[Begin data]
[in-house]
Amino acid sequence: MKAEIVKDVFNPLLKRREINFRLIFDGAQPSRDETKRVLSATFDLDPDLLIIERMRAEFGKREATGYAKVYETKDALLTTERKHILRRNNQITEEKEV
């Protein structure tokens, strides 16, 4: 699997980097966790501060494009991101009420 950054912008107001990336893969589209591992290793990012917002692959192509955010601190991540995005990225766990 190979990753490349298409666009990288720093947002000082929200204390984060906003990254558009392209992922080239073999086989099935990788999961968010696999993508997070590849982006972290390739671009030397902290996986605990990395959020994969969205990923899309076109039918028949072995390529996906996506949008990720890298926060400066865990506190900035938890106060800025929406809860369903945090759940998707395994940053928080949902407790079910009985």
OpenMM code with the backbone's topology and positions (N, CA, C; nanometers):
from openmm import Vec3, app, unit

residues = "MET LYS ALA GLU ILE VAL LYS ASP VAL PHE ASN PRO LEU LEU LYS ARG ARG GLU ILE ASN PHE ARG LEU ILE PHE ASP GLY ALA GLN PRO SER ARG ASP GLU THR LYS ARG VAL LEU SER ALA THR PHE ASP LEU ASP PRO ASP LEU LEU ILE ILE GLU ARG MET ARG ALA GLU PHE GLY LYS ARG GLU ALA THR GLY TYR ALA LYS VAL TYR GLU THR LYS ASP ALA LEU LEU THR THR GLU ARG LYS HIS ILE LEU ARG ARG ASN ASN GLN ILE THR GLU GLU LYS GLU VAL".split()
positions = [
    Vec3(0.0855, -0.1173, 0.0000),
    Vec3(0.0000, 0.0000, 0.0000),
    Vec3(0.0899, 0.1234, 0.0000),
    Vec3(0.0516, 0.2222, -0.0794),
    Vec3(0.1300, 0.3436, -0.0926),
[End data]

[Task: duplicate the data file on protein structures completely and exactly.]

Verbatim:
[in-house]
Amino acid sequence: MKAEIVKDVFNPLLKRREINFRLIFDGAQPSRDETKRVLSATFDLDPDLLIIERMRAEFGKREATGYAKVYETKDALLTTERKHILRRNNQITEEKEV
């Protein structure tokens, strides 16, 4: 699997980097966790501060494009991101009420 950054912008107001990336893969589209591992290793990012917002692959192509955010601190991540995005990225766990 190979990753490349298409666009990288720093947002000082929200204390984060906003990254558009392209992922080239073999086989099935990788999961968010696999993508997070590849982006972290390739671009030397902290996986605990990395959020994969969205990923899309076109039918028949072995390529996906996506949008990720890298926060400066865990506190900035938890106060800025929406809860369903945090759940998707395994940053928080949902407790079910009985």
OpenMM code with the backbone's topology and positions (N, CA, C; nanometers):
from openmm import Vec3, app, unit

residues = "MET LYS ALA GLU ILE VAL LYS ASP VAL PHE ASN PRO LEU LEU LYS ARG ARG GLU ILE ASN PHE ARG LEU ILE PHE ASP GLY ALA GLN PRO SER ARG ASP GLU THR LYS ARG VAL LEU SER ALA THR PHE ASP LEU ASP PRO ASP LEU LEU ILE ILE GLU ARG MET ARG ALA GLU PHE GLY LYS ARG GLU ALA THR GLY TYR ALA LYS VAL TYR GLU THR LYS ASP ALA LEU LEU THR THR GLU ARG LYS HIS ILE LEU ARG ARG ASN ASN GLN ILE THR GLU GLU LYS GLU VAL".split()
positions = [
    Vec3(0.0855, -0.1173, 0.0000),
    Vec3(0.0000, 0.0000, 0.0000),
    Vec3(0.0899, 0.1234, 0.0000),
    Vec3(0.0516, 0.2222, -0.0794),
    Vec3(0.1300, 0.3436, -0.0926),